I have read many articles related to enterprise mobility over the past few months from Sybase's Eric Lai. This is interesting for a number of reasons, 1) Sybase traditionally has not chosen to participate in the social media space, 2) Sybase has not traditionally had full time writers helping educate the public, 3) Sybase has rarely let employees share thoughts and insights publicly as Eric does, and 4) Eric Lai was a writer at Computer World for over five years and is a very good writer.
Sybase's Senior Writer
For the above reasons, I thought it would be interesting to interview Eric.
Note: These are not Eric's exact words, but rather my notes from our discussion.
Kevin: Eric tell me about yourself.
Eric: I lived in Washington state (Everett area) for many years. Worked for Computer World for five years. We have two young boys. Moved to California nine months ago, where I am now Senior Writer for Sybase.
Kevin: What mobile device(s) do you carry?
Eric: iPhone 4 (he left his iPhone 3 on the roof of his car in San Francisco), old company issued Dell laptop and a NetBook. I was a BlackBerry user for many years, but love the iPhone now. I want an iPad.
Kevin: What are some of your favorite mobile applications?
Eric: Outside of our own Sybase mobile enterprise solutions, it is Angry Birds, a Mandarin Chinese language app called Qing Wen (for $2.99 you get a language application far better than any text book) and Chess (he plays multi-user mode with friends).
Kevin: Where can we find your articles today?
Eric: Sybase.com, ZDNet, Forbes and SCN (SAP Community Network)
Kevin: Who else at Sybase is writing articles regularly?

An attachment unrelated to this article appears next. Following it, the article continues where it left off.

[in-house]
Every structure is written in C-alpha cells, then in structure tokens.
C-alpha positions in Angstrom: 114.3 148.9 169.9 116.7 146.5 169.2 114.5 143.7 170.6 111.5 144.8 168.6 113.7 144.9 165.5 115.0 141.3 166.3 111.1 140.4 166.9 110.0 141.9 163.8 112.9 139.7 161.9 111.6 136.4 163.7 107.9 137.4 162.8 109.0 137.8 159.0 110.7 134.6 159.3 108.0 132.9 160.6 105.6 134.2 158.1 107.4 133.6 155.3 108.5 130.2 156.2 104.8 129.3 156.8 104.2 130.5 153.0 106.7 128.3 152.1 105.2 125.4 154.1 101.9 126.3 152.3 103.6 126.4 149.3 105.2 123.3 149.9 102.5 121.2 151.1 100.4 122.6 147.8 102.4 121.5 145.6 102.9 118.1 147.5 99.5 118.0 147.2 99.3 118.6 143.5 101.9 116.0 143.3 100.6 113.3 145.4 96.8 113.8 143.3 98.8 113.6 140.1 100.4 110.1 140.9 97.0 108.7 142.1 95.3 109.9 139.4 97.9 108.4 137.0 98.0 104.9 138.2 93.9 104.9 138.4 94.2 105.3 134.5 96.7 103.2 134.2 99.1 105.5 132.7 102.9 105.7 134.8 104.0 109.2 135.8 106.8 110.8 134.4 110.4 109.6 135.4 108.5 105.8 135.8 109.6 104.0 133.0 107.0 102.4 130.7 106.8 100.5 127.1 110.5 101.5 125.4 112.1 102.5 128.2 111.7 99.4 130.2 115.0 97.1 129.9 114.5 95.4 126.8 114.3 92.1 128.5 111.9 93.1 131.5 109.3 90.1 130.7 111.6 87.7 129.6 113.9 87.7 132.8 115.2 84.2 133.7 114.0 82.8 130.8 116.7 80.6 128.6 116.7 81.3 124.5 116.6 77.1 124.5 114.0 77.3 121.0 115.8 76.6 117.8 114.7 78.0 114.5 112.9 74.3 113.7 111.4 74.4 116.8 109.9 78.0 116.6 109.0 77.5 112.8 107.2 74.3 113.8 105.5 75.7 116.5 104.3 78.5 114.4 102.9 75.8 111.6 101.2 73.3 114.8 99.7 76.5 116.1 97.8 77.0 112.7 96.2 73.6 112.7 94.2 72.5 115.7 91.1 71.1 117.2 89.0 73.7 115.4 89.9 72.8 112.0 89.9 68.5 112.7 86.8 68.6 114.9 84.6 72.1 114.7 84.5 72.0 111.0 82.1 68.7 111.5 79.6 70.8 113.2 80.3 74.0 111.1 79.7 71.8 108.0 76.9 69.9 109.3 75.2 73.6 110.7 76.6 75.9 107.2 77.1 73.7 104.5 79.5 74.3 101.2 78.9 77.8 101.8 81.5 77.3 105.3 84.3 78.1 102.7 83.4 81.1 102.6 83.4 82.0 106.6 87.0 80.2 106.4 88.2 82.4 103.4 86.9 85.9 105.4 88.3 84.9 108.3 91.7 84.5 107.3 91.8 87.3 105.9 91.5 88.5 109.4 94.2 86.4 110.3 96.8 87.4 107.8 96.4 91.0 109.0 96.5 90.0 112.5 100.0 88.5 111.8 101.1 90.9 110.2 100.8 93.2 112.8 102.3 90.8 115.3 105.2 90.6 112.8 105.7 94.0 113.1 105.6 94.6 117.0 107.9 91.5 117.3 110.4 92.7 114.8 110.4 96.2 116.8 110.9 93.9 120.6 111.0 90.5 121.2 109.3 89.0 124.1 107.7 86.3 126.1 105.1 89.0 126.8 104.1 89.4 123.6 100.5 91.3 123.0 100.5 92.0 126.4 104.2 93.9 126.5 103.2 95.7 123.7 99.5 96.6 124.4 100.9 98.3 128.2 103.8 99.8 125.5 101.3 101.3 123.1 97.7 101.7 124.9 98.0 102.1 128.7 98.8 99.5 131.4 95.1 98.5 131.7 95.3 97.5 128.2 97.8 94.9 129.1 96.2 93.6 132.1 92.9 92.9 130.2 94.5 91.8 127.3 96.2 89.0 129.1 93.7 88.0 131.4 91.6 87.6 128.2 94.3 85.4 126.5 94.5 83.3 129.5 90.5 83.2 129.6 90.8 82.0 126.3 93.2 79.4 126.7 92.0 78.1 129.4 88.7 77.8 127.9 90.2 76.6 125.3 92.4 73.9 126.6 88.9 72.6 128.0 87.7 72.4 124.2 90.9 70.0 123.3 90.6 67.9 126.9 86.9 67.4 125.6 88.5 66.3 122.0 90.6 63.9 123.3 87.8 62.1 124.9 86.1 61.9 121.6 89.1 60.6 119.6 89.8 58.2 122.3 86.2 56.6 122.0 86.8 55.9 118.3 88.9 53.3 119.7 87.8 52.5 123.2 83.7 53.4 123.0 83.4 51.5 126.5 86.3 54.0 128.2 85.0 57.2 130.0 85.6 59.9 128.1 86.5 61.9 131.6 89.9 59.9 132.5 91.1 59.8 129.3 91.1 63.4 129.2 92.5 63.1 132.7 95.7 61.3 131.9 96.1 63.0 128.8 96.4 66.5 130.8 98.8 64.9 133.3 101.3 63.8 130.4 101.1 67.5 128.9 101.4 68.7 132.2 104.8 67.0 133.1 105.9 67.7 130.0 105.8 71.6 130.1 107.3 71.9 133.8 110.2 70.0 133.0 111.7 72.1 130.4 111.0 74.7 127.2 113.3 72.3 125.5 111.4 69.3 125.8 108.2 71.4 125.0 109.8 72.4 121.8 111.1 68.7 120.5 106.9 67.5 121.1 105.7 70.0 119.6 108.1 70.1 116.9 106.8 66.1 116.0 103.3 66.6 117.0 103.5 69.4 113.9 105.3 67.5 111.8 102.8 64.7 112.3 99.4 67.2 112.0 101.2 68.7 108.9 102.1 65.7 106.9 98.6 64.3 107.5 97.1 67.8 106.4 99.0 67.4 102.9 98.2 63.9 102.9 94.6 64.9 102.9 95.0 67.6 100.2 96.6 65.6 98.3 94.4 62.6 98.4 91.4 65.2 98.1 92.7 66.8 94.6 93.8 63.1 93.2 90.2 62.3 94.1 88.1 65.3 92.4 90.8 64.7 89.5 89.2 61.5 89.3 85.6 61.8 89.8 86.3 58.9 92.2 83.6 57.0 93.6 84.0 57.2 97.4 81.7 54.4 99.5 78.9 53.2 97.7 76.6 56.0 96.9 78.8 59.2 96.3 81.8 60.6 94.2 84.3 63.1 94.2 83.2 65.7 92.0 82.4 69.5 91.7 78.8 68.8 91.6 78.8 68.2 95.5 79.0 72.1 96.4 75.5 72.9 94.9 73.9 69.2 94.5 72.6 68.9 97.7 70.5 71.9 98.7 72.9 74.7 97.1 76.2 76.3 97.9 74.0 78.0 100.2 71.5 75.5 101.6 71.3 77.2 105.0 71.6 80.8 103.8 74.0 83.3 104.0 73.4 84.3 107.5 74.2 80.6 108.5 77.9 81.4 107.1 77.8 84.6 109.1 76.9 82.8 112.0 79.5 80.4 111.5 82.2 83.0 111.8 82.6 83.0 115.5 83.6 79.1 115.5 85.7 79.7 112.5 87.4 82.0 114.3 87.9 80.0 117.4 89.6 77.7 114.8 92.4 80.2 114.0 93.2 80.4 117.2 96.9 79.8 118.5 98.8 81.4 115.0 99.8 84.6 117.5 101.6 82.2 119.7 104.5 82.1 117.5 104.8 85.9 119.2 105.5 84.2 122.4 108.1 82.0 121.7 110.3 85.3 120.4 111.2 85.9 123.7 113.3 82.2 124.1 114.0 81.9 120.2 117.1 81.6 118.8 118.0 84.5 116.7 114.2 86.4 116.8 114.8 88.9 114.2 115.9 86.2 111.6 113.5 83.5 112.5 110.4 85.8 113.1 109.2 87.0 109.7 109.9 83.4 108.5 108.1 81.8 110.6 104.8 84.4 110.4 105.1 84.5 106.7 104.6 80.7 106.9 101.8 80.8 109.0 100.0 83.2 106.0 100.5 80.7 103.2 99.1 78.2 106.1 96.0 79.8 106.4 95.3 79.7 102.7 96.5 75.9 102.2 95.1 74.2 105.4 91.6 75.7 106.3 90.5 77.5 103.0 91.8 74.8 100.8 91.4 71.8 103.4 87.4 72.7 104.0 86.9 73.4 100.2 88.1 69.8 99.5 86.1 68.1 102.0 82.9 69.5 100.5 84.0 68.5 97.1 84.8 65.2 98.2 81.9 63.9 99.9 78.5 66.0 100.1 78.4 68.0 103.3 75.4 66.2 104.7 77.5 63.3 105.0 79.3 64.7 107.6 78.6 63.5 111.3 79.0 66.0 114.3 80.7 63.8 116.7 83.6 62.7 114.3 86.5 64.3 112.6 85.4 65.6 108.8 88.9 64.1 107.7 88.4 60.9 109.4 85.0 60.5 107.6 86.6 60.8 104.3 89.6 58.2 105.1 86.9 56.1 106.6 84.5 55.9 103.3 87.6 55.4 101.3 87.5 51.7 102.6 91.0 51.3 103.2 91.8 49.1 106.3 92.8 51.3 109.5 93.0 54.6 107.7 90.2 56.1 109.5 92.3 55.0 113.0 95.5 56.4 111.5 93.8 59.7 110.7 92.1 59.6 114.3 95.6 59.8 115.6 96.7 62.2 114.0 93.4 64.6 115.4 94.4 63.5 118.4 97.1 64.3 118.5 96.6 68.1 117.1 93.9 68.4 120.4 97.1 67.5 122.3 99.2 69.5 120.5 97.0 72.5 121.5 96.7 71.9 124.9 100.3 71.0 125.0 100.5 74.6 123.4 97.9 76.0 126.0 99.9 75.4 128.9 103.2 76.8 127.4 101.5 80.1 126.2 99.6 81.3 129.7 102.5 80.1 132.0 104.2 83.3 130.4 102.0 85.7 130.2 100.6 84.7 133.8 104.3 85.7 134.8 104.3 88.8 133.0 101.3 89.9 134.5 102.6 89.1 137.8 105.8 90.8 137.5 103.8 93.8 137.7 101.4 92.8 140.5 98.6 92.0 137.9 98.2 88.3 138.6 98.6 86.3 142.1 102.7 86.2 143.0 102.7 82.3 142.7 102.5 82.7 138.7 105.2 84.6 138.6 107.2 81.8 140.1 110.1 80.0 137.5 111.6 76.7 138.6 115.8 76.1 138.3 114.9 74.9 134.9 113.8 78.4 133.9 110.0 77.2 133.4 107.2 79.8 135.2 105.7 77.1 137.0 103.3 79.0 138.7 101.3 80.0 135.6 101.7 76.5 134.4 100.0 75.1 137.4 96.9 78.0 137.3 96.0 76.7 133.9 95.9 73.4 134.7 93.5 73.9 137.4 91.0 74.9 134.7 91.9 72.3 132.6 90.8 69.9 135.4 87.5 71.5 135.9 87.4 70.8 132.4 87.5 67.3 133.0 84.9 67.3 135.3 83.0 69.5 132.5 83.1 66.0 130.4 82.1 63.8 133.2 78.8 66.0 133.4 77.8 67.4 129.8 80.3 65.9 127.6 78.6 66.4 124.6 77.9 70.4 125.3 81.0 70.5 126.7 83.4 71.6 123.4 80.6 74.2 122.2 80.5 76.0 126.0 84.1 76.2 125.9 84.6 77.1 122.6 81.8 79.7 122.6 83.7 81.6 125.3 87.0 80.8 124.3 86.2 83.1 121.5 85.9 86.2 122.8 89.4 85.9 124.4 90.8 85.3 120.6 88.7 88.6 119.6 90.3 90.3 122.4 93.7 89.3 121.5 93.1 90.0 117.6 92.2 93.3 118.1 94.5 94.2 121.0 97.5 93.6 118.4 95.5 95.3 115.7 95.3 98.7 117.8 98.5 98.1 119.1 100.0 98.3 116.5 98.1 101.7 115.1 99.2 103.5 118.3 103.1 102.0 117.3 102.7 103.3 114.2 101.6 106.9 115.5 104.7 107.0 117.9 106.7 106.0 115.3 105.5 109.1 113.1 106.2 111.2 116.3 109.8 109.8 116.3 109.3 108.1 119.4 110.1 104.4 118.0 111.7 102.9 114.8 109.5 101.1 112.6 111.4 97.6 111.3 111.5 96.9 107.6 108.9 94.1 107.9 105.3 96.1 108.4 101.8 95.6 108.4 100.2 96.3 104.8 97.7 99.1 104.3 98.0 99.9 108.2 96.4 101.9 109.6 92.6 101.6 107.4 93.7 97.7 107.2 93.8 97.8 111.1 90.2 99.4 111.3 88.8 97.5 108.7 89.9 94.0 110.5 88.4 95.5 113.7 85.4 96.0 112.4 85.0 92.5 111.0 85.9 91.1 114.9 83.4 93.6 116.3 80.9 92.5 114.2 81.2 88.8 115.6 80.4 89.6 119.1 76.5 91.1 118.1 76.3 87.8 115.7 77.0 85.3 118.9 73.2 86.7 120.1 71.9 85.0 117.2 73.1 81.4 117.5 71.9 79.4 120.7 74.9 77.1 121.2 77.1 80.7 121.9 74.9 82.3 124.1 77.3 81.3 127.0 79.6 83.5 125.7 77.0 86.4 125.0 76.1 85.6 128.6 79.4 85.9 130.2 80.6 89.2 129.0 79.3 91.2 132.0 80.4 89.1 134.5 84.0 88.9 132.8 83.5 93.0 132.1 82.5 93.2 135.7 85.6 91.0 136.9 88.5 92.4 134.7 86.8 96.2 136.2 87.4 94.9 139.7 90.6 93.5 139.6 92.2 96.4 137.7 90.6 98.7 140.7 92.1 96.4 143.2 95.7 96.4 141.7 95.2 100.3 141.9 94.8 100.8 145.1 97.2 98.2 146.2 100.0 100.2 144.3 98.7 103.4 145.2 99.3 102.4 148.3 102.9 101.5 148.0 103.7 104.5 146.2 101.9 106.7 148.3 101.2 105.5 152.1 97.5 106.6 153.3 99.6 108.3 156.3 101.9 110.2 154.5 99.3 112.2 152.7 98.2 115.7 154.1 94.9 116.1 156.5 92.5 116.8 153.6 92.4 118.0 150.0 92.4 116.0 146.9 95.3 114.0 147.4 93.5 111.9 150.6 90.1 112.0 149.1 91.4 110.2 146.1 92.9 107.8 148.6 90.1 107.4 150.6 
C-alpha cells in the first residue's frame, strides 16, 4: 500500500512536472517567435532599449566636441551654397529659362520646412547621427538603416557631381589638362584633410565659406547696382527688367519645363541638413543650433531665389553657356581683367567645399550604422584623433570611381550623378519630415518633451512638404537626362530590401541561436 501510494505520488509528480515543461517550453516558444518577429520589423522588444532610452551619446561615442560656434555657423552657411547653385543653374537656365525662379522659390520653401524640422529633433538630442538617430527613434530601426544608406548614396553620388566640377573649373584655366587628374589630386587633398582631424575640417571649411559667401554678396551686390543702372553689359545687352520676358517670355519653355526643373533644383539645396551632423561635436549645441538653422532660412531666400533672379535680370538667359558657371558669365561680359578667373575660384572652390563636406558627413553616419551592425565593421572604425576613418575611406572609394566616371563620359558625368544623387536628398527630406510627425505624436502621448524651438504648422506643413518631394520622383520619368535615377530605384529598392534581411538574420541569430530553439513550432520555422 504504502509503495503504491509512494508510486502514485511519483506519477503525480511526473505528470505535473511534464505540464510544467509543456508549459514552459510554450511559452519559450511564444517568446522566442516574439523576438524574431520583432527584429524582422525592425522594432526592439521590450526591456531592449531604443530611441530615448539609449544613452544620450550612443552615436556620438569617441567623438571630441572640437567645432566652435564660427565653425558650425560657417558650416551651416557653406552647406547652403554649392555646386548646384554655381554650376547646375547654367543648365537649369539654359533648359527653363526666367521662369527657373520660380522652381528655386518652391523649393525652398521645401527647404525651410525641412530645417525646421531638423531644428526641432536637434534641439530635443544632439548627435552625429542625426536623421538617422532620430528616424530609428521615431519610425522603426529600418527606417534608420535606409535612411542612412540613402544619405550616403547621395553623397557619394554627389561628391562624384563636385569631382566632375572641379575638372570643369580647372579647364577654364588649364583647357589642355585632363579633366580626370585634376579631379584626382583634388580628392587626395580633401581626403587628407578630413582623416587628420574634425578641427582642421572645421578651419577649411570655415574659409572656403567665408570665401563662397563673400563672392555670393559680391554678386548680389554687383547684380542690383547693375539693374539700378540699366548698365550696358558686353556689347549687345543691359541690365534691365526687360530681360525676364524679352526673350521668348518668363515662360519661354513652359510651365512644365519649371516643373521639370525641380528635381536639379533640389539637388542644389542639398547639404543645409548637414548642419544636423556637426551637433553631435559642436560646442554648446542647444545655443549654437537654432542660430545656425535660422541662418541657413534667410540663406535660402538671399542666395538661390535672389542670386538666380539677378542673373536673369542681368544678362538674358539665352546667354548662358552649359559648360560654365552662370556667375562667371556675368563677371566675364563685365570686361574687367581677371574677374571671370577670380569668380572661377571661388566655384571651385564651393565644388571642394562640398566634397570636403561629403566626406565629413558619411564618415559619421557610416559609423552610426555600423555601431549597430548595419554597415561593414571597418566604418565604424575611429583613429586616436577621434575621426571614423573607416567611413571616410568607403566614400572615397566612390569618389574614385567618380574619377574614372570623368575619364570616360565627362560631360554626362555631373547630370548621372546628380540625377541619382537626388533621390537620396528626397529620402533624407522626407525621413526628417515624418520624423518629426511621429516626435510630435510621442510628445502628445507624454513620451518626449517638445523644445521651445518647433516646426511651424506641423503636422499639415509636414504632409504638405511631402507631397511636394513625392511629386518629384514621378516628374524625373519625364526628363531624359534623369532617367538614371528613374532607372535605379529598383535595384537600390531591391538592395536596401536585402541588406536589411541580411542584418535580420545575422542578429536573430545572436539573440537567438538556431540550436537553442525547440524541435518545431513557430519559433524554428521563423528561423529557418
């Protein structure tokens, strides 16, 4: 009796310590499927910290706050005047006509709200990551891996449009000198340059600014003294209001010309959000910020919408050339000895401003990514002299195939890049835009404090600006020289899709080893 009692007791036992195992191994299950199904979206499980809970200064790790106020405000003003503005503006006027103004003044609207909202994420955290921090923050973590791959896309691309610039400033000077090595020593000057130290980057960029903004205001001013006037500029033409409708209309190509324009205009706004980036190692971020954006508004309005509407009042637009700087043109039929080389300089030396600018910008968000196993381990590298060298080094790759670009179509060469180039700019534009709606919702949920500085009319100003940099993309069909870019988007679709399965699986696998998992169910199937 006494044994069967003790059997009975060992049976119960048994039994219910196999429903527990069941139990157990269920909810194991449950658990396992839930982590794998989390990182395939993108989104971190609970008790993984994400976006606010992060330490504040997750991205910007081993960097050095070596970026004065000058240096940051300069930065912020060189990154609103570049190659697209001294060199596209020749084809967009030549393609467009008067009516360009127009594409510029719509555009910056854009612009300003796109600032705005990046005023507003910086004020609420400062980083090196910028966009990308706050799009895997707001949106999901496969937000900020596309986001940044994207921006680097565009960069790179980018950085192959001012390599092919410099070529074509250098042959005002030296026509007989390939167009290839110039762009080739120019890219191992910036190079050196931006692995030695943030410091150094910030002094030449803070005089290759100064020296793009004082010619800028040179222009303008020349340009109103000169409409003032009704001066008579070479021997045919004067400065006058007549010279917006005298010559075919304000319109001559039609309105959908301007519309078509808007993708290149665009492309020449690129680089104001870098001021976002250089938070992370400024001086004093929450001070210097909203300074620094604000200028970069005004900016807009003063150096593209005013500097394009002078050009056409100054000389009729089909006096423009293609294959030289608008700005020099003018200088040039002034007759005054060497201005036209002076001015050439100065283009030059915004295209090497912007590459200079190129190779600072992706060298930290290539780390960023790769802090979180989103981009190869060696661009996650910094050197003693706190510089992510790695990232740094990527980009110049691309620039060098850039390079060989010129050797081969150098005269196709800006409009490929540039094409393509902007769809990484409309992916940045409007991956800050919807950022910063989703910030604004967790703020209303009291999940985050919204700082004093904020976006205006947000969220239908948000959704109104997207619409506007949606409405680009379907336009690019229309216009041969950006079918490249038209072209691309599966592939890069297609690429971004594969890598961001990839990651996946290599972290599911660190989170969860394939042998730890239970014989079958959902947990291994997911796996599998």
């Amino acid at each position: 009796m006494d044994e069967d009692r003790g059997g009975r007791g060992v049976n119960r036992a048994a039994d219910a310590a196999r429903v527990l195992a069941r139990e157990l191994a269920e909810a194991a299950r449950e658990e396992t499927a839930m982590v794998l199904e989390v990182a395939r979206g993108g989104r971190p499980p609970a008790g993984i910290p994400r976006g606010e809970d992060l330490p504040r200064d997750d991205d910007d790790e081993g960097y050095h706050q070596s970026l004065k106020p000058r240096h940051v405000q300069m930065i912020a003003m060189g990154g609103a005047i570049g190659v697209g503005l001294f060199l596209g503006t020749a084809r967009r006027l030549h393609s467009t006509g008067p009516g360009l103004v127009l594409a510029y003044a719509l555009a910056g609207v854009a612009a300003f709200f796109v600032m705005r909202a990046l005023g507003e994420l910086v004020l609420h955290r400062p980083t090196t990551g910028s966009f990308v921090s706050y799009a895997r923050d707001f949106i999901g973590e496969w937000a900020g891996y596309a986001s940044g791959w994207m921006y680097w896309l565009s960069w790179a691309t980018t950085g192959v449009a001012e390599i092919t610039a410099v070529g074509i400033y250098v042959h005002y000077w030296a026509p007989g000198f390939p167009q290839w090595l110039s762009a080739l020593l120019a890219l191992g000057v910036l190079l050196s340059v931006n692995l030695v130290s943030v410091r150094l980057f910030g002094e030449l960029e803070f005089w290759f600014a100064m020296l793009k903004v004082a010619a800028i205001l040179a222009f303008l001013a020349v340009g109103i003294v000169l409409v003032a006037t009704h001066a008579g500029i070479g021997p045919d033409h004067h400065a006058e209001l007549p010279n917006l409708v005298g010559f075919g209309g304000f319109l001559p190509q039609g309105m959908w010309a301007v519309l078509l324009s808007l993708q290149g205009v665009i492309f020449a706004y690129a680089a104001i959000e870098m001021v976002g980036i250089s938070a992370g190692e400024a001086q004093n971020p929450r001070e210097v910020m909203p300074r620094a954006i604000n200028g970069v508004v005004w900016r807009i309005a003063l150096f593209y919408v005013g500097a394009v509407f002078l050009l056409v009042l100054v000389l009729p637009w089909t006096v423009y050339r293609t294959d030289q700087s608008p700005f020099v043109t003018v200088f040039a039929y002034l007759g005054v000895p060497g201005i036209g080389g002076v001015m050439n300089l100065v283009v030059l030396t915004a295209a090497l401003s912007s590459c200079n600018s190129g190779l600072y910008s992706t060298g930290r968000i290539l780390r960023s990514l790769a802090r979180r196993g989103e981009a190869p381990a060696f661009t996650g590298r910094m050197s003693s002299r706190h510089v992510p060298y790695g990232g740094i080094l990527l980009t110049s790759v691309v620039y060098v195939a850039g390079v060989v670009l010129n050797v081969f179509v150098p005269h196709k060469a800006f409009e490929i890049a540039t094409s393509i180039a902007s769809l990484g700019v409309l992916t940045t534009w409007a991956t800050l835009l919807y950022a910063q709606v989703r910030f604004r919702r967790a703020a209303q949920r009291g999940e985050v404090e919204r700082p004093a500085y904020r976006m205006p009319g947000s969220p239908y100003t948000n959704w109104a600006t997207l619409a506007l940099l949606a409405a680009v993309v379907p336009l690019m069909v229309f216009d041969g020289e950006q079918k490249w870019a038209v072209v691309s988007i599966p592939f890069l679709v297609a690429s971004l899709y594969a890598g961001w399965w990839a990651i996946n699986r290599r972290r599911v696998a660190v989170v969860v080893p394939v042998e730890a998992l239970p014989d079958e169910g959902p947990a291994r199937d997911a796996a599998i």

Kevin: In your research for articles, what industries do you see implementing enterprise mobility?
Eric: Just about all of them, but I see huge increases in education, health care and the insurance fields. I have been tracking iPad sales, and these industries are buying tablets in large numbers.
Kevin: What was the biggest enterprise mobility surprise for you in 2010?
Eric: In the past I was NOT a fan of tablets. I wrote many skeptical articles about tablets. I did not anticipate their success and popularity in 2010.
Kevin: How important is mobile device management to an enterprise buyer?
Eric: Very important. MDM (mobile device management) is crucial. Here is how Sybase handles it internally - it is Sybase's policy to let employees buy their own personal mobile devices from a long list of company supported devices. The employee must purchase their own device, but the company covers the expense of the voice and data plans. Enterprise applications are kept secure on the personal device by implementing a secure sandbox on the device. Within the sandbox, the company manages, controls and secures the apps and data. Outside of the sandbox it is all personal. Thirty percent of employees take advantage of this plan today.
Kevin: How does Sybase want to alter their image in 2011?
Eric: We want to emphasize that we are a complete solution company in 2011. We want to focus less on the technology, and more on the solutions. Less emphasis on the platforms and more on applications.
Kevin: What should people know about Sybase?
Eric: Our message about SUP (Sybase Unwired Platform) has been out there for years, but it has not really been heard. Even when SAP acquired Sybase, people seemed surprised that Sybase had mobile platforms and solutions. Hopefully, SAP can help us get the word out there to a broader audience. In the past our marketing was quite narrow and focused on a small group of serious mobile developers.
Kevin: What are some of the most interesting new trend in mobility?
Eric: The new "super" smartphone category of devices with dual processors and more flash memory.
Kevin: Do you have any 2011 predictions for us?
Eric: Yes, a report I just read said 20 percent of enterprises will be deploying over 20 different mobile applications this year. That is exciting!
I want to thank Eric for his time, and I look forward to reading much more from him in 2011!